Off the Kuff Rotating Header Image

November 20th, 2020:

A high level look at the changing suburbs

The Trib takes a broad and high-level look at what I’m digging into now.

Although they didn’t get the blue wave they expected, Democrats narrowed the gap with Republicans in five of the most competitive and populous suburban counties in Texas.

An analysis of the presidential vote in solidly suburban Collin, Denton, Fort Bend, Hays and Williamson counties, plus partly suburban Tarrant County, showed that Republicans went from an advantage of more than 180,000 total votes in those counties in 2016 to less than a thousand votes in 2020, according to the latest data.

“This was not, on a whole, a good night for Democrats, it’s not what they hoped,” said Sherri Greenberg, a professor at the University of Texas at Austin’s LBJ School of Public Affairs. “But Democrats did see some gains and some success flipping areas in the suburbs.”

[…]

Some of Democrats’ biggest gains happened in Central Texas. Williamson County, where Trump won by 9.7% four years ago, flipped in 2020 and went to Biden by just over 1%. Hays County, which Trump won by less than 1% in 2016, gave Biden a nearly 11% victory this year. Both counties also supported Democratic U.S. Senate candidate Beto O’Rourke in the 2018 midterm elections.

Greenberg said those two counties are a perfect example of the trend that is helping Democrats in the suburbs: a growing population, particularly in demographic groups that tend to be more left-leaning. Since 2010, Williamson County alone has added more than 160,000 people, according to the U.S. Census Bureau.

“You see a growing population, a younger population, highly educated. Those kinds of voters are moving towards the Democrats,” Greenberg said.

In the Greater Houston area, Fort Bend County, which supported Hillary Clinton in 2016, was even more favorable for Biden, who won by 37,000 votes, compared with Clinton’s roughly 17,000-vote margin in 2016.

Fort Bend’s population is 811,688, and 20% of the population is Asian, according to the U.S. census.

“That county has become pretty solidly Democratic, and that happened quickly,” Cross said. “And it’s because of these younger, more educated and more diverse voters. It’s an example of what the Asian American vote can change.”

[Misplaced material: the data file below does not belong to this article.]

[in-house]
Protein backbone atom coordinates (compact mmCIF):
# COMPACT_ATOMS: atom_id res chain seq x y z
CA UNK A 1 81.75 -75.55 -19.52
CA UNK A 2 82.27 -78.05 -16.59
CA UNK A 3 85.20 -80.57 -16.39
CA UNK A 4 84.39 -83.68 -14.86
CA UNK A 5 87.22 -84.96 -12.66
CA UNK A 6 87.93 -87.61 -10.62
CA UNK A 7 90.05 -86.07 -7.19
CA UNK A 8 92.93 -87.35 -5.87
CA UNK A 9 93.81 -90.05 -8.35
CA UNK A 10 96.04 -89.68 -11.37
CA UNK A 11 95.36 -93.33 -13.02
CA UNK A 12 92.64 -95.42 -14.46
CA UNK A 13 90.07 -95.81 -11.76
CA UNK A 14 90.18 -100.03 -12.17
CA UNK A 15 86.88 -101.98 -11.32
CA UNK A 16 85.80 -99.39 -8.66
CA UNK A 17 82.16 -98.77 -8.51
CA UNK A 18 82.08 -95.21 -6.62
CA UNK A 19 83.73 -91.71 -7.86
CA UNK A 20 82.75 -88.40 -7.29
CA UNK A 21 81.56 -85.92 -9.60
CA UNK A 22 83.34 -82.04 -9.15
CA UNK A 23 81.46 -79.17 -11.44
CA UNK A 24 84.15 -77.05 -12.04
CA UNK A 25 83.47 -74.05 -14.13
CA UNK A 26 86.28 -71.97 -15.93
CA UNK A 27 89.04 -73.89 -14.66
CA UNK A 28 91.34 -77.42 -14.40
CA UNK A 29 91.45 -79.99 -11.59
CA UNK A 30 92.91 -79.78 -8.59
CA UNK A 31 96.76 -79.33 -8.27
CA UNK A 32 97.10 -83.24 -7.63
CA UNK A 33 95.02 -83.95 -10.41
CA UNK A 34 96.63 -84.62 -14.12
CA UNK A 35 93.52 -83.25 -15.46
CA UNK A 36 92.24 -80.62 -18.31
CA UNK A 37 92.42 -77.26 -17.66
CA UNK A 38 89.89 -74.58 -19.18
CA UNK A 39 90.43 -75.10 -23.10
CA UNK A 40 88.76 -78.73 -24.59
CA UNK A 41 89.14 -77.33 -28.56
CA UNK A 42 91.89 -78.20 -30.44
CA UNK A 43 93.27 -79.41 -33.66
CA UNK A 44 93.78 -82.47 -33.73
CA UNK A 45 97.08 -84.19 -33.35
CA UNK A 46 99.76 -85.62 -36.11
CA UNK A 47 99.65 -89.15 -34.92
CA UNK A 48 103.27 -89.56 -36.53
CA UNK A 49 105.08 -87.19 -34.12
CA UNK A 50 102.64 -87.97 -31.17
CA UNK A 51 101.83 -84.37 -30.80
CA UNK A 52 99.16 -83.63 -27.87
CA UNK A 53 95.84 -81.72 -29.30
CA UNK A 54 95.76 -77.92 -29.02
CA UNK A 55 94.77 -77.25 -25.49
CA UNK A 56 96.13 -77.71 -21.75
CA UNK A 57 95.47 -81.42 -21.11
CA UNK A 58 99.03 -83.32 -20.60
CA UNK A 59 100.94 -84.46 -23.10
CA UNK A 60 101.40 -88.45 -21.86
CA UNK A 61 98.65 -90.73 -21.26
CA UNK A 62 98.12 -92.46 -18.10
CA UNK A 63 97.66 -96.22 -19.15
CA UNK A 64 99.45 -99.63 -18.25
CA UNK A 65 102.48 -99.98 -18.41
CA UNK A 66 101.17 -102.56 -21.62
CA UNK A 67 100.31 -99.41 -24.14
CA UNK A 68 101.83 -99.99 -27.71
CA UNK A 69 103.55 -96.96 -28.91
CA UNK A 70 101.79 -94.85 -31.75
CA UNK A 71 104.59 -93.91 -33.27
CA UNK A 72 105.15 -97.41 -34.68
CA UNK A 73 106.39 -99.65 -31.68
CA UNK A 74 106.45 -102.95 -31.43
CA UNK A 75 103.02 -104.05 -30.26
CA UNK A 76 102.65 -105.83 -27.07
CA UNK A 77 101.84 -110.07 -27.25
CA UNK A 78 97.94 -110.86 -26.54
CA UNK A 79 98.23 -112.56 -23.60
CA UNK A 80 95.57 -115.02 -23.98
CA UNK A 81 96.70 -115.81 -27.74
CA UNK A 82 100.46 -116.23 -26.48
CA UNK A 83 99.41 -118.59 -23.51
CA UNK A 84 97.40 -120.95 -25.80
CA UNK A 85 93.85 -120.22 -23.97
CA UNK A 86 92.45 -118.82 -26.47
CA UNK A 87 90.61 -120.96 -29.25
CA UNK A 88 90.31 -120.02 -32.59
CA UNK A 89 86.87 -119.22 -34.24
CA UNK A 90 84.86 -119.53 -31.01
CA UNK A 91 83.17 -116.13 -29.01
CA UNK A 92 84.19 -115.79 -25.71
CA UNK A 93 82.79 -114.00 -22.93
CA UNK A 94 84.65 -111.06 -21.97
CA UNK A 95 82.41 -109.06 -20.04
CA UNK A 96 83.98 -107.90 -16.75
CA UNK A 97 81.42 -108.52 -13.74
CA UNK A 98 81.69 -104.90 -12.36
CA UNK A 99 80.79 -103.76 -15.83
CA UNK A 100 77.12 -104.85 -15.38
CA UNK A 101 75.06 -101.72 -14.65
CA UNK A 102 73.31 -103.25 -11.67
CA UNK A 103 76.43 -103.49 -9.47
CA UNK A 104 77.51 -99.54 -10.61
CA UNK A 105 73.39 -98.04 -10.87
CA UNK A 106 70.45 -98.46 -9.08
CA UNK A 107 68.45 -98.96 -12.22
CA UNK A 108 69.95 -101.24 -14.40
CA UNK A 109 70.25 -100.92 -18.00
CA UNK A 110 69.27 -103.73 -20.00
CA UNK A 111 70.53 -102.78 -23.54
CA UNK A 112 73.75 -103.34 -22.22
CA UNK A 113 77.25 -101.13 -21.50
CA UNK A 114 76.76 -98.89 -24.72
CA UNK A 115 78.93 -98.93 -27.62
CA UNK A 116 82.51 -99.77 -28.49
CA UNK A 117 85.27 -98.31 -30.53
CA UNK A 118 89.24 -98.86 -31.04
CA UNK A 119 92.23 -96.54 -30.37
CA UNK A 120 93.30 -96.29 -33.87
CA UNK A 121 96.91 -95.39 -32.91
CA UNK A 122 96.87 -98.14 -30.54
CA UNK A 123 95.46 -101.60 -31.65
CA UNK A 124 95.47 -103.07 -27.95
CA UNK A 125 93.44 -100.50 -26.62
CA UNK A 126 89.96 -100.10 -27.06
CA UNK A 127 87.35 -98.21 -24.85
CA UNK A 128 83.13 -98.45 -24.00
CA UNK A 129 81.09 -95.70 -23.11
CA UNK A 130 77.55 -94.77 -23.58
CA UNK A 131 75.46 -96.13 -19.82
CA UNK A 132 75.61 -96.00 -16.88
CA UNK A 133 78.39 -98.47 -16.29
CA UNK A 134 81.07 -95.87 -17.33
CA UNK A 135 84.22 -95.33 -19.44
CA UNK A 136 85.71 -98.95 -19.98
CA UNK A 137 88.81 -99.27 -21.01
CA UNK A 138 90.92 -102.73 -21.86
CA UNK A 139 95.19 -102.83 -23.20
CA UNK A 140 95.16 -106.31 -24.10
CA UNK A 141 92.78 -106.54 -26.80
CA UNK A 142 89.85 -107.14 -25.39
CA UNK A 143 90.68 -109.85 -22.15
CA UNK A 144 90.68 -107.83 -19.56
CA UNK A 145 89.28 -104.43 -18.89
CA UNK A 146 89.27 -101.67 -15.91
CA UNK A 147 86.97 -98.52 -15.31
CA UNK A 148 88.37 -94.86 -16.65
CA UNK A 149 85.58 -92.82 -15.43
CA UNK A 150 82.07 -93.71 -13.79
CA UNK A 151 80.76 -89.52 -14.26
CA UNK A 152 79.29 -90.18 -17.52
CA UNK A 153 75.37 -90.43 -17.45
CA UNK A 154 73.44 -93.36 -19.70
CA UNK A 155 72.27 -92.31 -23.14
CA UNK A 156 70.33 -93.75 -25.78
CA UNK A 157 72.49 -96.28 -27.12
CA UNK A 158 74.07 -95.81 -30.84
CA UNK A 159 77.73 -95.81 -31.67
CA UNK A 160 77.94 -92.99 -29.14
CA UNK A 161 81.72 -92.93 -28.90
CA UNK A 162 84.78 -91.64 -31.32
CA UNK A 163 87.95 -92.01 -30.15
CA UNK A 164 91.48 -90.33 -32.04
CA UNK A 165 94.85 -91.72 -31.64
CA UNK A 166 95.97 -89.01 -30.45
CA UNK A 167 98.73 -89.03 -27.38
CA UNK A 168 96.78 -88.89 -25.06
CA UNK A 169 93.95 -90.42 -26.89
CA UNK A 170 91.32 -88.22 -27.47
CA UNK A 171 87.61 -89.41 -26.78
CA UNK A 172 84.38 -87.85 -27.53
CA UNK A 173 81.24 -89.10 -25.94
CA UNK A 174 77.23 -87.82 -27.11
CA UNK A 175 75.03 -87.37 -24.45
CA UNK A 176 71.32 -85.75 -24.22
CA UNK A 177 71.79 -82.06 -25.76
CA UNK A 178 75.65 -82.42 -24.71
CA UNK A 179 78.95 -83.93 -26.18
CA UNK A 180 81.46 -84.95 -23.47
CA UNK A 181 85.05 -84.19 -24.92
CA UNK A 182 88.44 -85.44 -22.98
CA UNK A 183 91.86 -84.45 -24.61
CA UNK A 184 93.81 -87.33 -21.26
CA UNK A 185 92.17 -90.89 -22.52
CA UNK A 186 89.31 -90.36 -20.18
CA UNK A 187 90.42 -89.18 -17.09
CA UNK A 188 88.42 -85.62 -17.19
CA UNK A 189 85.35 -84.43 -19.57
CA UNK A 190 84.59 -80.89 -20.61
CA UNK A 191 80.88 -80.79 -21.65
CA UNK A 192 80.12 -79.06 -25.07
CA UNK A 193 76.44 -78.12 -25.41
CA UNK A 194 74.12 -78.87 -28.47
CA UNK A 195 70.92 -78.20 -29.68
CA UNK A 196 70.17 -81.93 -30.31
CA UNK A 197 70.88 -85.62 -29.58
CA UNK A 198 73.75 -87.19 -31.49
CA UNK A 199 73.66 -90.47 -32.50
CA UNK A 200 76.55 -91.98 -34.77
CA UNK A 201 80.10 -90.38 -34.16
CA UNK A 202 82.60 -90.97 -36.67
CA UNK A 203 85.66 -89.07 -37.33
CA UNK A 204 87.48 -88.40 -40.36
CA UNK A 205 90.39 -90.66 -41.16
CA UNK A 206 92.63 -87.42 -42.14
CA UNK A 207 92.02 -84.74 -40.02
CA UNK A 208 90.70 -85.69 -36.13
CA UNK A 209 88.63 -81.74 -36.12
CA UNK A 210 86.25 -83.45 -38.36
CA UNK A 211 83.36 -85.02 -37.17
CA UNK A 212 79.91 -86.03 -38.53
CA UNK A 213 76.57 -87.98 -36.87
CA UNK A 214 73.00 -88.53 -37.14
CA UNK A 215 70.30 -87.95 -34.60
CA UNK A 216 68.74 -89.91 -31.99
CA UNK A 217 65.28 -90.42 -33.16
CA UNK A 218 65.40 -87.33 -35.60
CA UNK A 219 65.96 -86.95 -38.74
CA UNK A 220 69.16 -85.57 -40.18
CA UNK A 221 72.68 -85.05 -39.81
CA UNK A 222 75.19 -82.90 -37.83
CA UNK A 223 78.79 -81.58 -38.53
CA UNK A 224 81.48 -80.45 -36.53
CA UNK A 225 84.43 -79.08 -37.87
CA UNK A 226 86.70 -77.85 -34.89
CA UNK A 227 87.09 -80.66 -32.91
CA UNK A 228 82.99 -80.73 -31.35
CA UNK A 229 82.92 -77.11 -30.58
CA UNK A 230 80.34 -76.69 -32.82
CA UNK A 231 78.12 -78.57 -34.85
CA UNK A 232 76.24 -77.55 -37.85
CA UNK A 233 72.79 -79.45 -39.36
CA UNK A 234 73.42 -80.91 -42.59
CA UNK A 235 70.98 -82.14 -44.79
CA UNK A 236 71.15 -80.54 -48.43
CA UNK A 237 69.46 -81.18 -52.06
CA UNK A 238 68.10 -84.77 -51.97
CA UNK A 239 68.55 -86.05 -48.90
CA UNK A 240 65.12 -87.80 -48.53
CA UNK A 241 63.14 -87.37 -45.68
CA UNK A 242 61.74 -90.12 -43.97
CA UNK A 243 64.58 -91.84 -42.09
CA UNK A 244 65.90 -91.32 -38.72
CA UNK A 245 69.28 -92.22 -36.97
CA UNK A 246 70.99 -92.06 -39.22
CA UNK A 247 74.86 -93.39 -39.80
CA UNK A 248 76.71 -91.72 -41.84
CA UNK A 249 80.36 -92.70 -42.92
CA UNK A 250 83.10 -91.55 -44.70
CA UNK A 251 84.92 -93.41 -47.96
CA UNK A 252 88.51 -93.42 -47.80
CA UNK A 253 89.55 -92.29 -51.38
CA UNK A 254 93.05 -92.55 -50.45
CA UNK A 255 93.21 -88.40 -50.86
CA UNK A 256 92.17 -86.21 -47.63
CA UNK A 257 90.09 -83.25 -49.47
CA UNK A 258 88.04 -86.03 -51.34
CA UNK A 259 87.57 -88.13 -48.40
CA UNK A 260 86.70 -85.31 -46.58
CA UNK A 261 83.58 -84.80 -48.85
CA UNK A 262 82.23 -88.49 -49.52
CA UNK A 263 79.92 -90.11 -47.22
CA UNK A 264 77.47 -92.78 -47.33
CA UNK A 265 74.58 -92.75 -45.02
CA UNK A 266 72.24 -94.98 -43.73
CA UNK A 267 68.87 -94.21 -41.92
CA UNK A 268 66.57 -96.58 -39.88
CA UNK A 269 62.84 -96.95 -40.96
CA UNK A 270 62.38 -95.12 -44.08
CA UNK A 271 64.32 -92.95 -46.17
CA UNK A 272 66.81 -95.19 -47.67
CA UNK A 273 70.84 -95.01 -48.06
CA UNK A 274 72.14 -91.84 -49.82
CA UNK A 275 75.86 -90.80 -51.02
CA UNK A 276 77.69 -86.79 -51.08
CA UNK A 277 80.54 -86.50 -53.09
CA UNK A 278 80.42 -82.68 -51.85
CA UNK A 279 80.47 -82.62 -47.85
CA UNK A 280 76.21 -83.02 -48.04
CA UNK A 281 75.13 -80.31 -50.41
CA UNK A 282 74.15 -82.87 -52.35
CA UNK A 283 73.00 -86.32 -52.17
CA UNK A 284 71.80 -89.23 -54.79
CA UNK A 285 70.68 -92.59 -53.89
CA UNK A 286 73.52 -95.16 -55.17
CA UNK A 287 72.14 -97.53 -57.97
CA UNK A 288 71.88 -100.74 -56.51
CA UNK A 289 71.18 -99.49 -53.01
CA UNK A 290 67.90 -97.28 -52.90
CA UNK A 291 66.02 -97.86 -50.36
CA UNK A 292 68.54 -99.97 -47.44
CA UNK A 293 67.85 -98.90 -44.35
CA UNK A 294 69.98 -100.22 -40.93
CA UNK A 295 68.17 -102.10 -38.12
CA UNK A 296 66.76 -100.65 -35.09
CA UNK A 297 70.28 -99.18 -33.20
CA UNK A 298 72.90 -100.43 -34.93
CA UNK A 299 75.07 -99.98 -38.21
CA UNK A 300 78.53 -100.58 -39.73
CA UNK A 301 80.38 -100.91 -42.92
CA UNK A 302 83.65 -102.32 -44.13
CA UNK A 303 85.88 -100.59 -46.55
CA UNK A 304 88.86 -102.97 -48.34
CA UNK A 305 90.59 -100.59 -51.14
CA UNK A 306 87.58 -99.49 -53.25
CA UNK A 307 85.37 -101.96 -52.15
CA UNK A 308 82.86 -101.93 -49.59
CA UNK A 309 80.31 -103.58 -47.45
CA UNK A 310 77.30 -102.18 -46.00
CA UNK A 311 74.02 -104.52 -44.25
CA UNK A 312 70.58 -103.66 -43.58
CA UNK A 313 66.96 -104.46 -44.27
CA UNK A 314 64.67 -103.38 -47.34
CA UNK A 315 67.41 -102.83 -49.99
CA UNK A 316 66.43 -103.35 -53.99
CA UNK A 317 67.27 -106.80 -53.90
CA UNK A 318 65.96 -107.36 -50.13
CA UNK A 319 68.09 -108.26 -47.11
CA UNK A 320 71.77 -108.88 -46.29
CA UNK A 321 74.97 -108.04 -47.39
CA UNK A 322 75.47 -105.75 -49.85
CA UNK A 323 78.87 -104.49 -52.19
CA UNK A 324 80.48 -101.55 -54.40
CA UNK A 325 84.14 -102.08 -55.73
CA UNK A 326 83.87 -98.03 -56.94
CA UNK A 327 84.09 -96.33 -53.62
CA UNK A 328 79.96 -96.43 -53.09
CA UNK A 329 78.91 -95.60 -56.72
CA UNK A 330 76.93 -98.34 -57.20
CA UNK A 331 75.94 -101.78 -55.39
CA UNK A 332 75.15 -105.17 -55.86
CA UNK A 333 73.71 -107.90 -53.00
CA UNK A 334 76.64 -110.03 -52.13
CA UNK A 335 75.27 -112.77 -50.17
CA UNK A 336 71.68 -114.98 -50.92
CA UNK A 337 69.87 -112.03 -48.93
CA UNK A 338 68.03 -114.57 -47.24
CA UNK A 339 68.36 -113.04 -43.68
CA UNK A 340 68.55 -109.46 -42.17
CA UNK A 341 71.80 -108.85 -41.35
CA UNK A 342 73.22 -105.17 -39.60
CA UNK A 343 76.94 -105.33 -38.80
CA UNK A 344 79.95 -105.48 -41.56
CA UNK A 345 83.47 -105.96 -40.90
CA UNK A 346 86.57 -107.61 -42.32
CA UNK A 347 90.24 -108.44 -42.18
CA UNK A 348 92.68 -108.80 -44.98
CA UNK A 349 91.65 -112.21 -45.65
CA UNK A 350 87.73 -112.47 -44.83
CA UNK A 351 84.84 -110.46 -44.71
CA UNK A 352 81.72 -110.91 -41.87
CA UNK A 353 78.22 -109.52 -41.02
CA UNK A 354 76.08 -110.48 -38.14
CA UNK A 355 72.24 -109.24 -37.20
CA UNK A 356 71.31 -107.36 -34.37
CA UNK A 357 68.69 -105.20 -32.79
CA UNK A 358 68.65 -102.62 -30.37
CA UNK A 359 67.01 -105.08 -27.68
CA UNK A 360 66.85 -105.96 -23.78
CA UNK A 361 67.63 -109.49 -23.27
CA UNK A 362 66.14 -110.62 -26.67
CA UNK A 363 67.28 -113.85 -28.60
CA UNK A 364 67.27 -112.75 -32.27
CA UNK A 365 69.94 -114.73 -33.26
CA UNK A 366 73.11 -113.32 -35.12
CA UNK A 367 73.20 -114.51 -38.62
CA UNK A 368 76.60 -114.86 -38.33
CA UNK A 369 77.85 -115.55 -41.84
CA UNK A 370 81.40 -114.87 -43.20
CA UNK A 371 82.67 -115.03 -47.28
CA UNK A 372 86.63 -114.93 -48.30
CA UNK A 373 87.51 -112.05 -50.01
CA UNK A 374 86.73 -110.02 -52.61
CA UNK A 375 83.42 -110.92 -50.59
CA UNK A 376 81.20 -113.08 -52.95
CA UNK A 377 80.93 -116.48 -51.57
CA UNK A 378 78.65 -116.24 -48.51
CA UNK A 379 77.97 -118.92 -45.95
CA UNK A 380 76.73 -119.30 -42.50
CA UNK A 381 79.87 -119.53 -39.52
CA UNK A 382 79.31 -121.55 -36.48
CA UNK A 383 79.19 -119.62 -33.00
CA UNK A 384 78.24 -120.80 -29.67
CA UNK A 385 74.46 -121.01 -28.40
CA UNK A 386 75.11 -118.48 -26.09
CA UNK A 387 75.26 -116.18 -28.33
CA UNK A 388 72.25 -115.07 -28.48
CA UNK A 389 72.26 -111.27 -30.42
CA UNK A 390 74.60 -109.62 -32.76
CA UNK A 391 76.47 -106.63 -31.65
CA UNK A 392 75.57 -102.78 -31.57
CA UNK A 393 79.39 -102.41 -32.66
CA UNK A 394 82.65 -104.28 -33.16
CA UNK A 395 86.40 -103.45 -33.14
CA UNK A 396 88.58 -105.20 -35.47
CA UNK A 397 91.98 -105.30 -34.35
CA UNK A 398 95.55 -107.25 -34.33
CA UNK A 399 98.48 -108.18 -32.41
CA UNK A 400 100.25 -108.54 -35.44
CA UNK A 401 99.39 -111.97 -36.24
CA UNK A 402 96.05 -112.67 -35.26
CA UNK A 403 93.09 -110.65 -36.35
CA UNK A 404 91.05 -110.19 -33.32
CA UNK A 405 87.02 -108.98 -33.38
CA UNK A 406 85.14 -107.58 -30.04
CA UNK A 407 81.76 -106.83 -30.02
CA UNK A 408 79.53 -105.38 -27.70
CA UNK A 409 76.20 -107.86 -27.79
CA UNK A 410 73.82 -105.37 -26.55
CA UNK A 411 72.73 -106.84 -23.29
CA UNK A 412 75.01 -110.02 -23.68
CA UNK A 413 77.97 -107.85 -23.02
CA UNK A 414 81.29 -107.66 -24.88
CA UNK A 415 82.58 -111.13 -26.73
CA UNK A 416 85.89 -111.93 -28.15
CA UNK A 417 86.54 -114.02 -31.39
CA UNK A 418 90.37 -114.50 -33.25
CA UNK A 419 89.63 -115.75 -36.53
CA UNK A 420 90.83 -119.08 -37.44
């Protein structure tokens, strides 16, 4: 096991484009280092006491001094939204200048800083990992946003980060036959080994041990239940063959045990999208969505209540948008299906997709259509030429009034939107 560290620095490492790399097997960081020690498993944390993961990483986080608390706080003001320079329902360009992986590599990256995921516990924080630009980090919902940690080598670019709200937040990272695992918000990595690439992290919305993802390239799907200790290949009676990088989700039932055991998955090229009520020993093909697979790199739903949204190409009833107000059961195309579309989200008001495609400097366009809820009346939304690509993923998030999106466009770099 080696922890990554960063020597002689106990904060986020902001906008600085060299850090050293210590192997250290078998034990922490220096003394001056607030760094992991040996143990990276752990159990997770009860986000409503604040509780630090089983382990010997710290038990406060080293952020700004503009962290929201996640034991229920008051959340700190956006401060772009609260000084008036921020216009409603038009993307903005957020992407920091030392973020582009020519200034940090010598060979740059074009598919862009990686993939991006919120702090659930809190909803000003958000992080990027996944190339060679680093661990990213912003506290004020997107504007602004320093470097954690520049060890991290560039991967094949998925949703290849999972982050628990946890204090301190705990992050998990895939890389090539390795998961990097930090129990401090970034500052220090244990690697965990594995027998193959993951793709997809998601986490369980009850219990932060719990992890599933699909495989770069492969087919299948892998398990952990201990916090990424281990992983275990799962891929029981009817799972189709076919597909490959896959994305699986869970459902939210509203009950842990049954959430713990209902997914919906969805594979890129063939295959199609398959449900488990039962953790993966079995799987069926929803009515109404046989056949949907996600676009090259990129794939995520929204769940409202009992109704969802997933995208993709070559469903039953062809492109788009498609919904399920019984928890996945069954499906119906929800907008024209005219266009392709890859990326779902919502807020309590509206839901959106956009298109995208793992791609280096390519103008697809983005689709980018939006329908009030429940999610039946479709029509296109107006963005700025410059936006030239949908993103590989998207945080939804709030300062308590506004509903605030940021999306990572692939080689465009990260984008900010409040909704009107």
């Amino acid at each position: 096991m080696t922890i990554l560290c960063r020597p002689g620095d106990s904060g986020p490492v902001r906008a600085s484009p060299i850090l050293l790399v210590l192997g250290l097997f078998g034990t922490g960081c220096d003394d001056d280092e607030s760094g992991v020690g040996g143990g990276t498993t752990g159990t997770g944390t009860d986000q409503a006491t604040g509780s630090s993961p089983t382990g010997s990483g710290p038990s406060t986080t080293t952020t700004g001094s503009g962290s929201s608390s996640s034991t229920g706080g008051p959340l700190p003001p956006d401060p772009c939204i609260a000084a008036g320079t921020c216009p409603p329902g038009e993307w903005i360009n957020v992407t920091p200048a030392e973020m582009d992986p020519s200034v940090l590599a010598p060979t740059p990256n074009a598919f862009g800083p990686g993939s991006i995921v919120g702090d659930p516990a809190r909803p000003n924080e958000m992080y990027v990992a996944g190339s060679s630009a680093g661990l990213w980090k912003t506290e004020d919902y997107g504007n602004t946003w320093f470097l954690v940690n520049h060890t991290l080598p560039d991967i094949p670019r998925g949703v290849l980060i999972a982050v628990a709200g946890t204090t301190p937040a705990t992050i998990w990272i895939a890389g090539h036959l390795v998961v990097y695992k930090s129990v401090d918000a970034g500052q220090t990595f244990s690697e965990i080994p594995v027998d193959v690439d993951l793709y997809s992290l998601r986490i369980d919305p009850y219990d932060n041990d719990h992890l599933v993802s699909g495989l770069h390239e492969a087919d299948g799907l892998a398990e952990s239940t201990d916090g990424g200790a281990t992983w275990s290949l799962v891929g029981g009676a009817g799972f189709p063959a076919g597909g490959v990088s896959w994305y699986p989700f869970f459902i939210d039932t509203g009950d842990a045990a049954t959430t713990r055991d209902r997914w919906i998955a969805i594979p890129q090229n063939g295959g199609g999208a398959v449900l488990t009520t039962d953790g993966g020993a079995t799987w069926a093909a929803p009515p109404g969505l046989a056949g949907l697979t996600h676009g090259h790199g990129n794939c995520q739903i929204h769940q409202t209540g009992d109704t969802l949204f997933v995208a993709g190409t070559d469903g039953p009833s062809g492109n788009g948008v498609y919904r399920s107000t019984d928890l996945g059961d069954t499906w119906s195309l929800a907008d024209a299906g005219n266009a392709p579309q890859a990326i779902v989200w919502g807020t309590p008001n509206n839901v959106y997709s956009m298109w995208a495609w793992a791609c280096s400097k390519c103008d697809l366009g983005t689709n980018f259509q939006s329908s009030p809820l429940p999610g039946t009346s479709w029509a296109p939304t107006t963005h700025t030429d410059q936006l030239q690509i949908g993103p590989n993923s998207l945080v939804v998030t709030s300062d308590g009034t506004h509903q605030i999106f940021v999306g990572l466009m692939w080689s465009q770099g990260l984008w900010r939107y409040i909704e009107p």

In North Texas, in Denton and Collin counties, Republicans expanded their margins from the 2018 midterms, but compared with the 2016 presidential election, Democrats narrowed the gap: In Denton County, Trump’s 20% victory in 2016 shrunk to 8.1% this year, while his margin in Collin County fell from 16% to 4.6%.

Meanwhile in Tarrant County, where Fort Worth is surrounded by a tapestry of suburbs, counting is still ongoing, but the latest results show that Democrats might be able to flip the county.

Not all suburban counties became as competitive as Tarrant. In Montgomery County, north of Houston, where more than 270,000 people voted, Republicans still had a comfortable 44% margin in 2020, 7% less than in the 2016 presidential election.

All of this is true, and there are some nice charts in the story to look at, but it obscures a couple of points. One, with regard to Montgomery County, it’s not the percentage margin that matters, it’s the raw vote differential. Trump won Montgomery county by 104,479 votes in 2016. He won it by 118,969 votes in 2020. It’s nice that the second derivative of their growth curve is now negative, but we need to start shrinking that gap, not just slowing its acceleration. Joe Biden will end up about 650K votes behind Donald Trump. That’s about 160K votes closer than Hillary Clinton got. If we want to make it easier for Biden, or Kamala Harris, or someone else, in 2024, that’s the target. It’s preferable if Montgomery County is not making that job more difficult.

The other point is that this discussion leaves out too much. The reason I wanted to look at all the counties that surround the big urban areas is so we can be aware of the places that are growing into becoming like Montgomery – think Parker and Johnson Counties up north – as well as the small counties that punch well above their weight, like Chambers and Liberty. Maybe we don’t have a clear answer for those places yet, but we need to be thinking about them, and we need to make having a plan for them a priority. We’re just conceding too much ground otherwise.

Matthew McConaughey?

I suppose I’m required to have an opinion about this.

Academy Award-winning actor Matthew McConaughey isn’t gearing up to run for governor in Texas, but he certainly did not rule it out during a radio interview this week.

“I don’t know,” McConaughey said when asked by talk radio host Hugh Hewitt in a national interview. “I mean, that wouldn’t be up to me. It would be up to the people more than it would me.”